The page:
South African e.tv Choose Megahertz To Build File-based Systems For 24/7 News
Ely, Cambridgeshire, UK, April 2008:
Independent UK systems integrators Megahertz Broadcast Systems are pleased to announce that an established customer relationship with South Africa's e.tv has resulted in some significant repeat business. Contracts have been signed and planning is at an advanced stage for Megahertz to design and build two state-of-the-art studios, including a server-based newsroom facility, which will be at the centre of e.tv's forthcoming 24-hour news service. At the same time, the channel is moving two existing studios and upgrading them in the process, and investing in two new DSNG vehicles. Megahertz will also be responsible for design and installation/construction on both of these projects.
Founded in Cape Town in 1998, e.tv was South Africa's first free-to-air TV channel -- in other words, the first non-state-owned, non-encrypted station to be funded solely by advertising -- and Megahertz were involved from the beginning, winning the contract for the design and installation of the channel's first studios and newsroom in the face of strong competition from South African companies on the ground. In all, seven major projects have been undertaken by Megahertz for e.tv in the last decade, including the design, installation and construction of further e.tv news and production studios and control rooms in Johannesburg.
"Ten years ago, we were amazed that Megahertz could offer to complete the work for so much less than the quotes we were getting from companies here in South Africa," explains Dave Stewart, e.tv's Chief Engineer. "But they managed it on budget, and did such a great job, we decided to have them back. We made them go through one more tender process, and again, their quote beat all the local competition and the local branches of other global systems integrators by a significant margin. We haven't told them, but after that, we stopped asking anyone else! Of course, it's not all about money -- the quality of their work, and attention to detail has remained excellent. The input from their Project Manager Don Wilson, in particular, with his experience of conditions in South Africa, has had a major impact on the success of these projects. And the designs for the new studios show that they're keeping up with the times. "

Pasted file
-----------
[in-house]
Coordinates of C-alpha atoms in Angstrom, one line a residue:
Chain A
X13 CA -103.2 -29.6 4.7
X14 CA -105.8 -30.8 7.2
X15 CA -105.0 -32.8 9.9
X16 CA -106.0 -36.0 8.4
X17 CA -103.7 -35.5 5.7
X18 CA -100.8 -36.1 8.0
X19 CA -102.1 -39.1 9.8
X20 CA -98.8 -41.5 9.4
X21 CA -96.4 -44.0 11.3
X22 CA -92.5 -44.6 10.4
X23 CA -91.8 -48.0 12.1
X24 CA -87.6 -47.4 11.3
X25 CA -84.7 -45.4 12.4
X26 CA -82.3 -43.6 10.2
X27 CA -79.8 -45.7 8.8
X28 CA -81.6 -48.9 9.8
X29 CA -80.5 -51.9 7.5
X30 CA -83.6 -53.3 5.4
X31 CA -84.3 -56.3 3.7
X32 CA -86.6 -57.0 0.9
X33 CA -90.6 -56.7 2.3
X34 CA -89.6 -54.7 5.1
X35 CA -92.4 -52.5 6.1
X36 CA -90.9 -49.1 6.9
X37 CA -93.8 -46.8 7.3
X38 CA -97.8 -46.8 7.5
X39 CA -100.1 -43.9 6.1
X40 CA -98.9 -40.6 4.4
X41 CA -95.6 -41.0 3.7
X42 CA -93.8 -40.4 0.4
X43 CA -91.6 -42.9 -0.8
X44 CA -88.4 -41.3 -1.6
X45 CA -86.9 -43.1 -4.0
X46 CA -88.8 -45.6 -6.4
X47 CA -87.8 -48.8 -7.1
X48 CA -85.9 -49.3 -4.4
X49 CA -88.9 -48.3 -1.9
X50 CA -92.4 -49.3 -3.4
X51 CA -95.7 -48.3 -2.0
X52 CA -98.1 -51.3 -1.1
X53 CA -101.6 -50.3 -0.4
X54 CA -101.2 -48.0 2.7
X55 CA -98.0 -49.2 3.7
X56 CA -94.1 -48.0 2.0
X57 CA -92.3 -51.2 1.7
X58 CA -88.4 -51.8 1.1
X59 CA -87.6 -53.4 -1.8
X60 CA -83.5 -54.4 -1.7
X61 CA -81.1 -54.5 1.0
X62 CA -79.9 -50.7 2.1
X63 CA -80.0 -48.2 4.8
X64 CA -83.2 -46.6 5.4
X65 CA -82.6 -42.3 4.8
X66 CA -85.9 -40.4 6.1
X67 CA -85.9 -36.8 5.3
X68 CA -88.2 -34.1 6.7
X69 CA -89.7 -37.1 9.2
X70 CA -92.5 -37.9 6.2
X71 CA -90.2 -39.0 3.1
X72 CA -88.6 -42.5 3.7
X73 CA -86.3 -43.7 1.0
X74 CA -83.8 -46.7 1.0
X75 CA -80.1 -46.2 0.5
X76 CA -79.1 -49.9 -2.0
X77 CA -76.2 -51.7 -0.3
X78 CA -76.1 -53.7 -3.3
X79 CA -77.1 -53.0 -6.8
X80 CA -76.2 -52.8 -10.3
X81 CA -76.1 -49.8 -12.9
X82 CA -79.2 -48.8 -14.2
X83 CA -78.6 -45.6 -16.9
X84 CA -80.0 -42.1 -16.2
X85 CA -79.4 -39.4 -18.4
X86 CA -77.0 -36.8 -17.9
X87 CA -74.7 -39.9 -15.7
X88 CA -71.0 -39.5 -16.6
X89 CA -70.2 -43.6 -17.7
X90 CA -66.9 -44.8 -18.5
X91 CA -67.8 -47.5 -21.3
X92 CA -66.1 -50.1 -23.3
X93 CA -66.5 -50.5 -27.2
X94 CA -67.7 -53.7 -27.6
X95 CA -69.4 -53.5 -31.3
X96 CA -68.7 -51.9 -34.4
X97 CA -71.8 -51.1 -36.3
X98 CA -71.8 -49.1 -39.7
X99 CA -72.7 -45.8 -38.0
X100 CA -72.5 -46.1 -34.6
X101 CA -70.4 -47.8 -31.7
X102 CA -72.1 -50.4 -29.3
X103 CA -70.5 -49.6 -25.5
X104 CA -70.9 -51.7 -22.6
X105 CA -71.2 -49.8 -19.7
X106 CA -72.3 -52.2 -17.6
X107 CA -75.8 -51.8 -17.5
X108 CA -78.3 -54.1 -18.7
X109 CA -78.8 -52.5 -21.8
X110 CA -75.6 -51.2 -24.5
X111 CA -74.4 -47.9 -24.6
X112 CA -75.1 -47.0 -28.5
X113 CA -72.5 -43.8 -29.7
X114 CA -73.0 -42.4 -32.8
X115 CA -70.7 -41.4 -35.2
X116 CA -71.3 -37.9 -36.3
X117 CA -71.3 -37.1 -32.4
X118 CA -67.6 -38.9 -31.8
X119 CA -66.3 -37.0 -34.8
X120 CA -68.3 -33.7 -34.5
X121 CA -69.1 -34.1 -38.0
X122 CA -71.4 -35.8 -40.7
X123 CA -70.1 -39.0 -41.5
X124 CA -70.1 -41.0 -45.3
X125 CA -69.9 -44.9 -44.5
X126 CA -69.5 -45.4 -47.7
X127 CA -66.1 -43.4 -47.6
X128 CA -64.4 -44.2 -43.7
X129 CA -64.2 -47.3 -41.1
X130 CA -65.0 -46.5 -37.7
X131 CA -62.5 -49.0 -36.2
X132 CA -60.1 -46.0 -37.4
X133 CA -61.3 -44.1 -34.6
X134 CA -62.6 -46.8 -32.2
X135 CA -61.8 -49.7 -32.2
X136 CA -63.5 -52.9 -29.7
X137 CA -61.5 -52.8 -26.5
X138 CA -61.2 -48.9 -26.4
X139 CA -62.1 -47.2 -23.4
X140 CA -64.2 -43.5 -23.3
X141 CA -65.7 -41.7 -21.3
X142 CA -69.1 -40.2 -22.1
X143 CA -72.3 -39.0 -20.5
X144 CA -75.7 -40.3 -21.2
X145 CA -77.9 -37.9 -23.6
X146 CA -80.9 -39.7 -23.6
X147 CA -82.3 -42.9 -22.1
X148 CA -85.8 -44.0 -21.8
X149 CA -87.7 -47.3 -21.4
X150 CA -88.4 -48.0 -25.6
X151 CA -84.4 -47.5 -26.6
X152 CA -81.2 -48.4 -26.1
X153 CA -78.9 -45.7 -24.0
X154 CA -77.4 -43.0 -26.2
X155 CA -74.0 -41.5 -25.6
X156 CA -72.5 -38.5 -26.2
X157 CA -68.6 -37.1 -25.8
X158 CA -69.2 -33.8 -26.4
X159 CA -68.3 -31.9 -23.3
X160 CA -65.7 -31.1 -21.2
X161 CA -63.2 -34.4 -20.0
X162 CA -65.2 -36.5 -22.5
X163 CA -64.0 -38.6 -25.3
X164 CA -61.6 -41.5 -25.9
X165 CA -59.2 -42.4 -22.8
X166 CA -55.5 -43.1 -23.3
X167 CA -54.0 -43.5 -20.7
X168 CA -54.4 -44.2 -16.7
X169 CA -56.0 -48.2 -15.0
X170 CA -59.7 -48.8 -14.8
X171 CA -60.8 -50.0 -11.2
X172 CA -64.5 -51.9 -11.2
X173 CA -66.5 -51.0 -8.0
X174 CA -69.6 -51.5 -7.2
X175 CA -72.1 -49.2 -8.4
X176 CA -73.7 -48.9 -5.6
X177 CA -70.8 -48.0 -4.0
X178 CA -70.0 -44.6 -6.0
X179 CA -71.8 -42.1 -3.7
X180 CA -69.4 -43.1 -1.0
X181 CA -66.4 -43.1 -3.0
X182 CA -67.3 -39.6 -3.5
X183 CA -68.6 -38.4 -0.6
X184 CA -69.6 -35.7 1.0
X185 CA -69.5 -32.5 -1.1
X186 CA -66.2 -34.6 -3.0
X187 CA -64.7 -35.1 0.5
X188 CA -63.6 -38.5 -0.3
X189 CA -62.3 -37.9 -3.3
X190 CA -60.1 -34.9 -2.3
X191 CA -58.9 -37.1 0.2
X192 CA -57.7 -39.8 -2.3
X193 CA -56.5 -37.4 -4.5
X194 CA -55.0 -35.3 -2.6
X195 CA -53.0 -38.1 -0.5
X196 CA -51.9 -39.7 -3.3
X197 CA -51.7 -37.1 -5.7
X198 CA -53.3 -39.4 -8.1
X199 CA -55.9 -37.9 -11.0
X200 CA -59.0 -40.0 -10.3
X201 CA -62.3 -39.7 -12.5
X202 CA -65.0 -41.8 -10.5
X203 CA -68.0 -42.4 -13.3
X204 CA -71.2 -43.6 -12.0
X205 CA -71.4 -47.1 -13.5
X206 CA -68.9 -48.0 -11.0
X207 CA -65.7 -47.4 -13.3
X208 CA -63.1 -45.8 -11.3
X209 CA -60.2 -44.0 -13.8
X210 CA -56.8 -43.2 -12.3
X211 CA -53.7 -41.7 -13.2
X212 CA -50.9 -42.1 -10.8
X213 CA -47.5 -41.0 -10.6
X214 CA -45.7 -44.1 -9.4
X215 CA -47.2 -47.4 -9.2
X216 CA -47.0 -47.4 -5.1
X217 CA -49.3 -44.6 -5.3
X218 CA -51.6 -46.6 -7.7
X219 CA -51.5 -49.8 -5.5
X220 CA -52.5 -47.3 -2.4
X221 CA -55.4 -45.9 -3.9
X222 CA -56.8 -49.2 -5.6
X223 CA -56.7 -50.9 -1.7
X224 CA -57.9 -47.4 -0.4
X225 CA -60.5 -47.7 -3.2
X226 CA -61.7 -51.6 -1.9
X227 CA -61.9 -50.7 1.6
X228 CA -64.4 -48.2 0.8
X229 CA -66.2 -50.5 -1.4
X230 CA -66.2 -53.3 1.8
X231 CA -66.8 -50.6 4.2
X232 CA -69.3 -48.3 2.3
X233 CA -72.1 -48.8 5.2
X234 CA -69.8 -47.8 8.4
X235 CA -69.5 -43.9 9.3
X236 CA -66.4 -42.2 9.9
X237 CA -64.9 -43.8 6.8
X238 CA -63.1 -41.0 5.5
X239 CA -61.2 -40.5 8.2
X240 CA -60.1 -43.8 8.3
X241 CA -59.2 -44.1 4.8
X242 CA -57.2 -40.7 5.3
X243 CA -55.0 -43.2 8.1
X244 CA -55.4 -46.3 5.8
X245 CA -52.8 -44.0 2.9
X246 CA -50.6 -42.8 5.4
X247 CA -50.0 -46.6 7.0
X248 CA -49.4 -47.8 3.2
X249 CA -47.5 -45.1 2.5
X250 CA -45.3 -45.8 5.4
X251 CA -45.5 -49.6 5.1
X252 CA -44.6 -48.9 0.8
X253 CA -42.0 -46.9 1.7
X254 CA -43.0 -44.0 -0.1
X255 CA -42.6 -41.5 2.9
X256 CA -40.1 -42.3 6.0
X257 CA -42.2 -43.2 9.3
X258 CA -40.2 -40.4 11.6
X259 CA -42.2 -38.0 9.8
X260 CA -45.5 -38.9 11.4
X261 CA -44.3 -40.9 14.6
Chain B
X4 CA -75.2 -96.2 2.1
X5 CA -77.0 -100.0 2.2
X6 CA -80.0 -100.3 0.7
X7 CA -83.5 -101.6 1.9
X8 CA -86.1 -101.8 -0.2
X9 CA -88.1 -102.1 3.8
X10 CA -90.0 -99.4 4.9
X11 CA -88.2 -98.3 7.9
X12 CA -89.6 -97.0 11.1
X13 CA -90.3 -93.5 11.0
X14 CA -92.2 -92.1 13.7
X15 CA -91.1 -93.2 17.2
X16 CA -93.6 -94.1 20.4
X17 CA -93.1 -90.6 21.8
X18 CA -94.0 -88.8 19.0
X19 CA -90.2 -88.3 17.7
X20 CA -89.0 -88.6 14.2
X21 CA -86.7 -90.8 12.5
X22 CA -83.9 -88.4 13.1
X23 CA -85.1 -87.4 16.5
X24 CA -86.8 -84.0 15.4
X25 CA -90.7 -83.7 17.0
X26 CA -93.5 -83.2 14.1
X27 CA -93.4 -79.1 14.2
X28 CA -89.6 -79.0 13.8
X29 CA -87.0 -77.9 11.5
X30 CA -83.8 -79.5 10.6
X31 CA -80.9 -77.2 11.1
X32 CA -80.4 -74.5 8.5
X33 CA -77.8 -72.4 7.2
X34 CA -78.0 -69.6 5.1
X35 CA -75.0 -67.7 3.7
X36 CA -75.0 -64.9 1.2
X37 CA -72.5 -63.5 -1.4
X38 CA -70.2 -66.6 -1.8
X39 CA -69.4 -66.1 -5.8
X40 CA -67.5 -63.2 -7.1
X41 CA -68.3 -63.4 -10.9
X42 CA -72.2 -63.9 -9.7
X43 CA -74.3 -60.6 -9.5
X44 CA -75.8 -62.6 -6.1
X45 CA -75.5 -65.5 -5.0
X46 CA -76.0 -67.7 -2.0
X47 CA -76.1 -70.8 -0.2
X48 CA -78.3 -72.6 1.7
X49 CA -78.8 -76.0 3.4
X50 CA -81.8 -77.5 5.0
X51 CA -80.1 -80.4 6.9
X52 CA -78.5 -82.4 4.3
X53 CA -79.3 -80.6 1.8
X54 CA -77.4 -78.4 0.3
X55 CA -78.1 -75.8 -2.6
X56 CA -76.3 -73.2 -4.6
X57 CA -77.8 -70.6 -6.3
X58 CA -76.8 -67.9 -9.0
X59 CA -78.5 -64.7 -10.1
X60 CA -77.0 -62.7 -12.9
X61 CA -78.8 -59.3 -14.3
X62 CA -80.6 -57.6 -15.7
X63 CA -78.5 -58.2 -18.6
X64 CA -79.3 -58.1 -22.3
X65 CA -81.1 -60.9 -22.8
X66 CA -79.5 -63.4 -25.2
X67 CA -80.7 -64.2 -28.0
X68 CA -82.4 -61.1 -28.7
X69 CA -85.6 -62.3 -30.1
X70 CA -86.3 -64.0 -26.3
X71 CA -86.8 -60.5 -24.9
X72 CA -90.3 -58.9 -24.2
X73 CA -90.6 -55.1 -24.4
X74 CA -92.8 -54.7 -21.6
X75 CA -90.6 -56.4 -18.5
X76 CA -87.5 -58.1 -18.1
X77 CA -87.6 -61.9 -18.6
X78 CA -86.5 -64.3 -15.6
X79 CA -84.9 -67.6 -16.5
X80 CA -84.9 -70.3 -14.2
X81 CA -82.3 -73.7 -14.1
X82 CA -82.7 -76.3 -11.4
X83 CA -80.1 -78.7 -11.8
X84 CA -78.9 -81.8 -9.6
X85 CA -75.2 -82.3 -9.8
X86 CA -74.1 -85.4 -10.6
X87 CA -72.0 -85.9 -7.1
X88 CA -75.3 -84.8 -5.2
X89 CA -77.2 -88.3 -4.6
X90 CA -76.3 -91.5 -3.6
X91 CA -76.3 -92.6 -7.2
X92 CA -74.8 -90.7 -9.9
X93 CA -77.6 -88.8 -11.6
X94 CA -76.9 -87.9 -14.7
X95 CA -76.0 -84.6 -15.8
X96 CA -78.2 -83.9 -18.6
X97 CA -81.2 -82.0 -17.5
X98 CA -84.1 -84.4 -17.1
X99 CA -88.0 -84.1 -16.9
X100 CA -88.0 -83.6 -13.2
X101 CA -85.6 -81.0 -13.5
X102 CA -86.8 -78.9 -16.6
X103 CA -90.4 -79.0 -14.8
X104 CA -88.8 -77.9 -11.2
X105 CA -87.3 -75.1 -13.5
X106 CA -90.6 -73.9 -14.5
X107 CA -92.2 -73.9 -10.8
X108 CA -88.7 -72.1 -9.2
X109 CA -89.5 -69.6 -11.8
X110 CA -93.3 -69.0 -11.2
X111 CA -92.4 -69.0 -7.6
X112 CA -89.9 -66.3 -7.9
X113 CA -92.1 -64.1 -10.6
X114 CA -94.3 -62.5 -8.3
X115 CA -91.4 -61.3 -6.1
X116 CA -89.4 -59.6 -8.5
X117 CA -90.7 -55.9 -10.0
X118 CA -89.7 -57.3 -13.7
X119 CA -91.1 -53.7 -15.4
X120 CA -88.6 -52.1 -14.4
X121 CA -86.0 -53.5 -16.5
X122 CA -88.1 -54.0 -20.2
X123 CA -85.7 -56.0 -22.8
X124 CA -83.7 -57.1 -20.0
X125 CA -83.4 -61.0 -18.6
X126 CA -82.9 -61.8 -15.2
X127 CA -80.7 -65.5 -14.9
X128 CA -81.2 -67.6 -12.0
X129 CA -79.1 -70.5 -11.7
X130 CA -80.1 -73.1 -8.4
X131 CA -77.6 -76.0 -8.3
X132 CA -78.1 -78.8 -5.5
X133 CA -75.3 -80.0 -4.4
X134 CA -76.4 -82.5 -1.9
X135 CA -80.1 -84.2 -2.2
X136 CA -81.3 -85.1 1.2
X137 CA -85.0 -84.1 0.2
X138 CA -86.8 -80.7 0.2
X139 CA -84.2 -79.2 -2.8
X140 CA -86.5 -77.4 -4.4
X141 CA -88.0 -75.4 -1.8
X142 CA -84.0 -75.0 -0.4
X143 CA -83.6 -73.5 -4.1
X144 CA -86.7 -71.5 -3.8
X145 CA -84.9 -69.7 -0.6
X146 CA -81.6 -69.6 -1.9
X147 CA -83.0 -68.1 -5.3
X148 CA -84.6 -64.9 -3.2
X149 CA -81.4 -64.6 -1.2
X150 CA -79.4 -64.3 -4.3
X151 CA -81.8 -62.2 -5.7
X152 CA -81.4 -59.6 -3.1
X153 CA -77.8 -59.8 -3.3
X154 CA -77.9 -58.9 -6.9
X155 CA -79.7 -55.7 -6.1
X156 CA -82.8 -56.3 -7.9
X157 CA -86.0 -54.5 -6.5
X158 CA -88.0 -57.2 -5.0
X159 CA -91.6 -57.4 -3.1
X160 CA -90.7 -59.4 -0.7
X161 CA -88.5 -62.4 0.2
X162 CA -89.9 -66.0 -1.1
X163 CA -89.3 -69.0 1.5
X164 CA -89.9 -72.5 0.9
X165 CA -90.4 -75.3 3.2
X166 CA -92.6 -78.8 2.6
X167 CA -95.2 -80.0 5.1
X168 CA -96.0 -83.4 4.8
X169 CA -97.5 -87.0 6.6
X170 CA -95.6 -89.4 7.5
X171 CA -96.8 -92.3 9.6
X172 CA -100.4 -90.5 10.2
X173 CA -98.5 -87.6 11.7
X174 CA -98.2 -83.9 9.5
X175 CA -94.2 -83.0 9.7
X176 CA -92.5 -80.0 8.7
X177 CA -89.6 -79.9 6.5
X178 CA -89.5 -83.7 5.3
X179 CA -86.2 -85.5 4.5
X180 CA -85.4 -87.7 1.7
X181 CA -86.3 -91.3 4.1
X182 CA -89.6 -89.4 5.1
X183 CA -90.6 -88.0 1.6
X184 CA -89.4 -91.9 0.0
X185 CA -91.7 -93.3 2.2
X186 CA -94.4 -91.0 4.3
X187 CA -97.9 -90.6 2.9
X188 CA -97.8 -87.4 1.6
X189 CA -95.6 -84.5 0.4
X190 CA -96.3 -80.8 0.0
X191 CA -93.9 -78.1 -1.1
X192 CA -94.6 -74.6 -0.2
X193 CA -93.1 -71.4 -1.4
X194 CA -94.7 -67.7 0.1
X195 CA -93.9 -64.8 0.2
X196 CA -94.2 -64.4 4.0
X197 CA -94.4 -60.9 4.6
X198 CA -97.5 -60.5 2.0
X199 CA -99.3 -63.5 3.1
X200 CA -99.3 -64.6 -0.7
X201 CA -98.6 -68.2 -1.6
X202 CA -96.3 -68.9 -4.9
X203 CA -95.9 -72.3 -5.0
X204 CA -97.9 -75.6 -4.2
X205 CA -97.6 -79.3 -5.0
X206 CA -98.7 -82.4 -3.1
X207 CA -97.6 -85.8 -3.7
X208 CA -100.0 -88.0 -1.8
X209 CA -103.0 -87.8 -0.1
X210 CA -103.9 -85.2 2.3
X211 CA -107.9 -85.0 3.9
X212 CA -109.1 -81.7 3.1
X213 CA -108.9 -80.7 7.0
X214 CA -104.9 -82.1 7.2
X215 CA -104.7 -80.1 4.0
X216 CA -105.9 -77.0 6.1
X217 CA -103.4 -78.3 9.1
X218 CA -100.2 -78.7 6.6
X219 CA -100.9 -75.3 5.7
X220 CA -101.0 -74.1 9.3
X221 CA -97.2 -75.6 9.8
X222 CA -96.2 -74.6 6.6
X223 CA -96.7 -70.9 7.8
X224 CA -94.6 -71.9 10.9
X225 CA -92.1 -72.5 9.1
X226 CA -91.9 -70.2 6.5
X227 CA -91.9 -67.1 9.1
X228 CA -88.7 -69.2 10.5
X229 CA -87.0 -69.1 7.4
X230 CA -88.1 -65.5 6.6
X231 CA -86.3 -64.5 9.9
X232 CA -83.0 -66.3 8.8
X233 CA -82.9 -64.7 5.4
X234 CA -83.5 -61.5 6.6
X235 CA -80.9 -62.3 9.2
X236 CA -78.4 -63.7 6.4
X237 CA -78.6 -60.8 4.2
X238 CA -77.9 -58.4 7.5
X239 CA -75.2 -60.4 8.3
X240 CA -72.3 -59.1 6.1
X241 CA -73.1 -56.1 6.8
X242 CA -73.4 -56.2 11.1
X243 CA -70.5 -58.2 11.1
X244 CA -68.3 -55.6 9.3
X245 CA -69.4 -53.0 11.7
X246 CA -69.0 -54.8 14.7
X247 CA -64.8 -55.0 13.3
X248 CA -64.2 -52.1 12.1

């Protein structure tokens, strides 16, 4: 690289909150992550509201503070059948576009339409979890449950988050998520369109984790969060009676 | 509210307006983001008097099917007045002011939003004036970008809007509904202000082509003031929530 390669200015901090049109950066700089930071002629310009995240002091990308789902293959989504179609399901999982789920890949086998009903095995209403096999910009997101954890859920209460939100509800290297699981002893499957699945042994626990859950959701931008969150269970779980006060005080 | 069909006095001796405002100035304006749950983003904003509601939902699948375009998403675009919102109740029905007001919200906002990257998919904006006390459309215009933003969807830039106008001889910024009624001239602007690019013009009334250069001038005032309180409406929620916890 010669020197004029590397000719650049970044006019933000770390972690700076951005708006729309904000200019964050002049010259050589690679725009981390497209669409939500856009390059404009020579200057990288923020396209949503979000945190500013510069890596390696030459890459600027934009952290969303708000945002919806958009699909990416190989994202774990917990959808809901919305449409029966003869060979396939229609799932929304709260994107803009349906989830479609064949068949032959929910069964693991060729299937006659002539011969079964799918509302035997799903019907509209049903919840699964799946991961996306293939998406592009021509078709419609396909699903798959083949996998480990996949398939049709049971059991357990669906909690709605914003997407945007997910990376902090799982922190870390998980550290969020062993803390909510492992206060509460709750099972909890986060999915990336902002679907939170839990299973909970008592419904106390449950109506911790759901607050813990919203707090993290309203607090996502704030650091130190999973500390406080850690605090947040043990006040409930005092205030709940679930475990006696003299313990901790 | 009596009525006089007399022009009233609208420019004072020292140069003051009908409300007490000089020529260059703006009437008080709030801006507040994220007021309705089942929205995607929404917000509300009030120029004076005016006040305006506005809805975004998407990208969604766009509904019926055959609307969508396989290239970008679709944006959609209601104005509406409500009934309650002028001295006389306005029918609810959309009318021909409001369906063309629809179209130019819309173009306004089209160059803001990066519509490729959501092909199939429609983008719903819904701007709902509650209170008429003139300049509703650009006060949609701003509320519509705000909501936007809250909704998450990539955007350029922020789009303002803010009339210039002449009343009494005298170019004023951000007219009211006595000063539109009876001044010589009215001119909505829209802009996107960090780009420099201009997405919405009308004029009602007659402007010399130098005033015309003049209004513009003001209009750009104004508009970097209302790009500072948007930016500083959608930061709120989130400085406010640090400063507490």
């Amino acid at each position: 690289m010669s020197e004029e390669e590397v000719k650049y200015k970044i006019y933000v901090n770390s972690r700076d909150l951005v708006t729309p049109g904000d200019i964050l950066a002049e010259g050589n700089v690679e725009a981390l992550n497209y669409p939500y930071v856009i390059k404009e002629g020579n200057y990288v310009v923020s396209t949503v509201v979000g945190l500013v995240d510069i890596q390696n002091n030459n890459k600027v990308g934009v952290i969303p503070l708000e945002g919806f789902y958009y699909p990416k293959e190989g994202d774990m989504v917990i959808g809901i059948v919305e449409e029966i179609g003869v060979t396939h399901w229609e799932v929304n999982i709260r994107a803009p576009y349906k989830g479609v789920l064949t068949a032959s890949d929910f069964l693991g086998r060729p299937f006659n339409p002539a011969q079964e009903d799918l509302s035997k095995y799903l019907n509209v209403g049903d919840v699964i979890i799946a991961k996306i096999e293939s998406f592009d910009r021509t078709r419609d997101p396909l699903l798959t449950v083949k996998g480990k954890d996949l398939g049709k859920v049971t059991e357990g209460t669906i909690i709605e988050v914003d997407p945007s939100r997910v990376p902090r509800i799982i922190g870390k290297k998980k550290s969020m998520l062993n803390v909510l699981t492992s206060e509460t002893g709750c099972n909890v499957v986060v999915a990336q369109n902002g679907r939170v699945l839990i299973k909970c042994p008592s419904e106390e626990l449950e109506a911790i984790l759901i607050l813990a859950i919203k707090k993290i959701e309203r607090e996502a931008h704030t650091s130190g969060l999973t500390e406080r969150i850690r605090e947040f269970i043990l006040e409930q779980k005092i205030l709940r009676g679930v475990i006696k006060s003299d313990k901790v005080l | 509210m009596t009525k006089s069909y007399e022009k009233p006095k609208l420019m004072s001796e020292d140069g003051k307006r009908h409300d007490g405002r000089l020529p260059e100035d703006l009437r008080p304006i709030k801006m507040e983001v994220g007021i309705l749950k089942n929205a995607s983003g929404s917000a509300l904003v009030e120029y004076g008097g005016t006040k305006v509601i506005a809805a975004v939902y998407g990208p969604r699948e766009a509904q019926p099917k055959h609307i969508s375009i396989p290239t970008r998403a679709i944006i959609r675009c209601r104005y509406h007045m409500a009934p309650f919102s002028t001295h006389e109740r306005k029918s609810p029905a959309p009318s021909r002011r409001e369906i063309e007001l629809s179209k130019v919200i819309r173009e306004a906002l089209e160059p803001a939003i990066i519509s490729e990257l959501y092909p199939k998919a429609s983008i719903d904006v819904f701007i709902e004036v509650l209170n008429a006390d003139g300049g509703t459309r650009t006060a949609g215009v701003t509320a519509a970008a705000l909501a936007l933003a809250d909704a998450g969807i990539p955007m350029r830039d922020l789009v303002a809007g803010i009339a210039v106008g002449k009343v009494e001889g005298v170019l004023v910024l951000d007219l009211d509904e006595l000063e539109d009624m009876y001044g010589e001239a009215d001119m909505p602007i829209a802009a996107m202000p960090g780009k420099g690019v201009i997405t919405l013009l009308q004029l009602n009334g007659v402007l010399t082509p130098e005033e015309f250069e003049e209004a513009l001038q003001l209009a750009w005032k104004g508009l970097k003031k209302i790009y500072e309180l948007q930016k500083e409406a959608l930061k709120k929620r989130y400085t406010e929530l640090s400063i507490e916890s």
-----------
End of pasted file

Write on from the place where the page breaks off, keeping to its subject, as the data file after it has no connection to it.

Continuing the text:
Ten years on from their first work for the station, Megahertz's design for e.tv's new 24-hour newsroom reflects the latest developments in file-based, tapeless shoot edit-transmit transmission technology. The newsroom will be based around an Omneon server and a DaletPlus NewsSuite system, with computer-based editing facilities. And although Megahertz are not supplying the playout server and the Dalet file-based news management system ("we do need someone local to carry out regular on-going support for that..." explains Dave Stewart, not unreasonably), they are installing them, and supplying around two-thirds of the rest of the equipment, including Ikegami cameras with Canon lenses, Ross vision mixer and a 56-channel Soundcraft B800 audio broadcast console, as well as custom-designing all the monitor housings and other studio furniture. Pre-build work begins on the new studios in March, and the project is on schedule to allow the 24-hour news channel to commence transmission in June this year. The other studio upgrades and the new e.tv DSNGs will follow later in the year.
"Repeat business is always the best kind of business," comments Greg Hoskin, Megahertz's new Managing Director. "But we're not just designing the same kind of systems for e.tv that we put in 10 years ago. The world of broadcast is changing, and companies with our independent design expertise are well-placed to steer companies like e.tv through the transition from tape-based broadcasting to file- and server-based, metadata-driven systems. The systems we're helping e.tv to create provide an excellent example of what we can do for forward-thinking broadcasters, no matter where in the globe they're based. We're confident that we will be designing many more systems like this over the next few years."